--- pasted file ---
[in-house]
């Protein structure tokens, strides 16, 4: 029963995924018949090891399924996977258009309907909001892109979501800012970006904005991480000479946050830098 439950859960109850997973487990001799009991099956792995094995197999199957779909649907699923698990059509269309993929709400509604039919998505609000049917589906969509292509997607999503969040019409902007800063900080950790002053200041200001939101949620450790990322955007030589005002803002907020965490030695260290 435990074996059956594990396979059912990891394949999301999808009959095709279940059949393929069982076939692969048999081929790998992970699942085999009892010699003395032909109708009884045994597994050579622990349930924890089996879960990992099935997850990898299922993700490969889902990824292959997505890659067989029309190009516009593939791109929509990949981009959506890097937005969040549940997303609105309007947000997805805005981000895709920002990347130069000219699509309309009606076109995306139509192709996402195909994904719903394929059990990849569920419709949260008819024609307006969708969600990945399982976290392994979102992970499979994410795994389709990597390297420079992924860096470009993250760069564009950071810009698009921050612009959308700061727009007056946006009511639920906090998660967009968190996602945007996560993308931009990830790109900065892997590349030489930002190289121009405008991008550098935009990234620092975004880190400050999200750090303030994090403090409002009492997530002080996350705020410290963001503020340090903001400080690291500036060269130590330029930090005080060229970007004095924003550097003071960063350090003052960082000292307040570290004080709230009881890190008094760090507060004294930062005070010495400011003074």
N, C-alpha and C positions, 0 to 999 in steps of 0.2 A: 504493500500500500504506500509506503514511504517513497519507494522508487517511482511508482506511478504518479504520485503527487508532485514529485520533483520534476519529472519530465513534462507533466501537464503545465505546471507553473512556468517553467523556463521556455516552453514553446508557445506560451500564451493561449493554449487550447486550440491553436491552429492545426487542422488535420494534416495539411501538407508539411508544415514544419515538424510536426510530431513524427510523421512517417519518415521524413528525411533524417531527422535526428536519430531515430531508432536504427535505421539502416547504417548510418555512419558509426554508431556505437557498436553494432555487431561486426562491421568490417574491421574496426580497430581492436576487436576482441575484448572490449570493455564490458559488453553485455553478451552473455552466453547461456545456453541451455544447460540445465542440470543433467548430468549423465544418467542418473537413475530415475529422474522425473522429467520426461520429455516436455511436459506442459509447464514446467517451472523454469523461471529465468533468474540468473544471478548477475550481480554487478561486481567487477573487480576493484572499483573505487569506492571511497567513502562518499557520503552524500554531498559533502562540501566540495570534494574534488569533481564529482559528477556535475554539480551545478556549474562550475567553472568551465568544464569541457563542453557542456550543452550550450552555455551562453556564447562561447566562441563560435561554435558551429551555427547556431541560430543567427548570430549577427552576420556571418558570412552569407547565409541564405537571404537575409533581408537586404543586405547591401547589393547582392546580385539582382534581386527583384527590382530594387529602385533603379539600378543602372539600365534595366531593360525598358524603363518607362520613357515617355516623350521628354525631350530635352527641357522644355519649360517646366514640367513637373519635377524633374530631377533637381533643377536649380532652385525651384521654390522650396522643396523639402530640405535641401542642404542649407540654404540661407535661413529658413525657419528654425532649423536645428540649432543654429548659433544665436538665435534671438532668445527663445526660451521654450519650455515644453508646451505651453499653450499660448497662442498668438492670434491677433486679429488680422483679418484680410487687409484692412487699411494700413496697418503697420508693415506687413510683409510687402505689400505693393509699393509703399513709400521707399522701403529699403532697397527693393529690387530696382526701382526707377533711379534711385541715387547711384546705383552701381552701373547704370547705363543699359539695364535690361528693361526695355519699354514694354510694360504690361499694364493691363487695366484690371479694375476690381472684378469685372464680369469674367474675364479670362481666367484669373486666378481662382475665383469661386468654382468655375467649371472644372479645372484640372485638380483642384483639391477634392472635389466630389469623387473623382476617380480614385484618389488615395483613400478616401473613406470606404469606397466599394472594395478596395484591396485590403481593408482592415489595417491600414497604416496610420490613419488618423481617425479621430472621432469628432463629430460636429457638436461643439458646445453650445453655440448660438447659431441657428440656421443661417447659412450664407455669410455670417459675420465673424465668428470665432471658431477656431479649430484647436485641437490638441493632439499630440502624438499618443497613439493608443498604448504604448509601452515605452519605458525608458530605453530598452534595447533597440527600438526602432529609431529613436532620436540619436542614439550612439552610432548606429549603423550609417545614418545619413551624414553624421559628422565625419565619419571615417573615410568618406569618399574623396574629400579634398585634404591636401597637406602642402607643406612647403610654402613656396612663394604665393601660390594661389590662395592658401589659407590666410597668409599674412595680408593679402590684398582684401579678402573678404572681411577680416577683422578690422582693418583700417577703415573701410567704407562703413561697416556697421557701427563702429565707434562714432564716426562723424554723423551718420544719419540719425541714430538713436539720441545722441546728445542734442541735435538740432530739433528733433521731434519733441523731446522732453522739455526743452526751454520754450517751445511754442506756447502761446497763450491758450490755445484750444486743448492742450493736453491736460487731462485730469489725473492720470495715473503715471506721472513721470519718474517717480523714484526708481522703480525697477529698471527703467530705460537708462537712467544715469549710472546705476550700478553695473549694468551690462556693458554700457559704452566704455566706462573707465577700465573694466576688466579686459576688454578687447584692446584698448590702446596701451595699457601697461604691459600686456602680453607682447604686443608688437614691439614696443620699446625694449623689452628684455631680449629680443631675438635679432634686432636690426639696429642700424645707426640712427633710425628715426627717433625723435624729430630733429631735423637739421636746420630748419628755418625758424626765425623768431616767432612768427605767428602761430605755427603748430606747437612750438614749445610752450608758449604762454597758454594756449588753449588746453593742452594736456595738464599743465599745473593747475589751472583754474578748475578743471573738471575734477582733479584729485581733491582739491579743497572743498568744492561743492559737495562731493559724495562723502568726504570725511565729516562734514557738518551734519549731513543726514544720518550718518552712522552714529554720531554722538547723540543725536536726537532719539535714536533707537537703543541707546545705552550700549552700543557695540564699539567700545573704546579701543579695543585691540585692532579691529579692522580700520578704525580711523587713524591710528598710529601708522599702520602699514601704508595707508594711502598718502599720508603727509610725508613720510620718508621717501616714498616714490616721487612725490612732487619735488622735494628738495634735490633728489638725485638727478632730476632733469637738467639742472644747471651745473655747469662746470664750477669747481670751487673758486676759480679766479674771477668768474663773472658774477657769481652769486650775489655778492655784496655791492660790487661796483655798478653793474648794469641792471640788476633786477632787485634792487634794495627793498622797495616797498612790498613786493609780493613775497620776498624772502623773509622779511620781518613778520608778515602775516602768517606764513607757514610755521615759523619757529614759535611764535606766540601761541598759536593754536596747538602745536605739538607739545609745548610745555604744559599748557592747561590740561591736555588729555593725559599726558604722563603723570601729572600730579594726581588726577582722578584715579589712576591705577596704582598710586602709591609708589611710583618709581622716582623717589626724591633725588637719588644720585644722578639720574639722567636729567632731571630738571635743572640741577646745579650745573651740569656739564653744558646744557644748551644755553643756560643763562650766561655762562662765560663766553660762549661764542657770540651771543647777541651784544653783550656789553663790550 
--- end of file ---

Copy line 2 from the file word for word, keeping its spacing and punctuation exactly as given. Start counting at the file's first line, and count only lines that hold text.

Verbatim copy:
């Protein structure tokens, strides 16, 4: 029963995924018949090891399924996977258009309907909001892109979501800012970006904005991480000479946050830098 439950859960109850997973487990001799009991099956792995094995197999199957779909649907699923698990059509269309993929709400509604039919998505609000049917589906969509292509997607999503969040019409902007800063900080950790002053200041200001939101949620450790990322955007030589005002803002907020965490030695260290 435990074996059956594990396979059912990891394949999301999808009959095709279940059949393929069982076939692969048999081929790998992970699942085999009892010699003395032909109708009884045994597994050579622990349930924890089996879960990992099935997850990898299922993700490969889902990824292959997505890659067989029309190009516009593939791109929509990949981009959506890097937005969040549940997303609105309007947000997805805005981000895709920002990347130069000219699509309309009606076109995306139509192709996402195909994904719903394929059990990849569920419709949260008819024609307006969708969600990945399982976290392994979102992970499979994410795994389709990597390297420079992924860096470009993250760069564009950071810009698009921050612009959308700061727009007056946006009511639920906090998660967009968190996602945007996560993308931009990830790109900065892997590349030489930002190289121009405008991008550098935009990234620092975004880190400050999200750090303030994090403090409002009492997530002080996350705020410290963001503020340090903001400080690291500036060269130590330029930090005080060229970007004095924003550097003071960063350090003052960082000292307040570290004080709230009881890190008094760090507060004294930062005070010495400011003074």